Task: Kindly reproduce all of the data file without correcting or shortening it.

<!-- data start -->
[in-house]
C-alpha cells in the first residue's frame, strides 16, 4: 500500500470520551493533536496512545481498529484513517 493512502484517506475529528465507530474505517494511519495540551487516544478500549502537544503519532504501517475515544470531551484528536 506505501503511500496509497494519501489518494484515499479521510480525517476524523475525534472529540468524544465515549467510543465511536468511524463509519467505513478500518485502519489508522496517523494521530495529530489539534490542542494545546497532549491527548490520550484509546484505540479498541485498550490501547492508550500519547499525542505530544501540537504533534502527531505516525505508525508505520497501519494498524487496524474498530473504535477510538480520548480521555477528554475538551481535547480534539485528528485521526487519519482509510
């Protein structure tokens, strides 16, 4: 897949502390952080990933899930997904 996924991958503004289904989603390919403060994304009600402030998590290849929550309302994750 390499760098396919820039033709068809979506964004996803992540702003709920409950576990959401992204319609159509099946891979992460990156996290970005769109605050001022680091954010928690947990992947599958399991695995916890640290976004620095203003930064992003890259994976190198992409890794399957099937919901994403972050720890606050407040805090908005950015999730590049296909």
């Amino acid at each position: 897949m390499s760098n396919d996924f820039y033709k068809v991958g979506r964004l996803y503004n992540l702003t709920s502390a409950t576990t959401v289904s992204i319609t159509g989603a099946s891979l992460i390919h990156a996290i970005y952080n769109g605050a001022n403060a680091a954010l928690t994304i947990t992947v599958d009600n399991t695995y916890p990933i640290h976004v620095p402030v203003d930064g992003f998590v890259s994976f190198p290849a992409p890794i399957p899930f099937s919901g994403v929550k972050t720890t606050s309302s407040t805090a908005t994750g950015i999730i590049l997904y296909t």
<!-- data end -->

[in-house]
C-alpha cells in the first residue's frame, strides 16, 4: 500500500470520551493533536496512545481498529484513517 493512502484517506475529528465507530474505517494511519495540551487516544478500549502537544503519532504501517475515544470531551484528536 506505501503511500496509497494519501489518494484515499479521510480525517476524523475525534472529540468524544465515549467510543465511536468511524463509519467505513478500518485502519489508522496517523494521530495529530489539534490542542494545546497532549491527548490520550484509546484505540479498541485498550490501547492508550500519547499525542505530544501540537504533534502527531505516525505508525508505520497501519494498524487496524474498530473504535477510538480520548480521555477528554475538551481535547480534539485528528485521526487519519482509510
């Protein structure tokens, strides 16, 4: 897949502390952080990933899930997904 996924991958503004289904989603390919403060994304009600402030998590290849929550309302994750 390499760098396919820039033709068809979506964004996803992540702003709920409950576990959401992204319609159509099946891979992460990156996290970005769109605050001022680091954010928690947990992947599958399991695995916890640290976004620095203003930064992003890259994976190198992409890794399957099937919901994403972050720890606050407040805090908005950015999730590049296909």
């Amino acid at each position: 897949m390499s760098n396919d996924f820039y033709k068809v991958g979506r964004l996803y503004n992540l702003t709920s502390a409950t576990t959401v289904s992204i319609t159509g989603a099946s891979l992460i390919h990156a996290i970005y952080n769109g605050a001022n403060a680091a954010l928690t994304i947990t992947v599958d009600n399991t695995y916890p990933i640290h976004v620095p402030v203003d930064g992003f998590v890259s994976f190198p290849a992409p890794i399957p899930f099937s919901g994403v929550k972050t720890t606050s309302s407040t805090a908005t994750g950015i999730i590049l997904y296909t």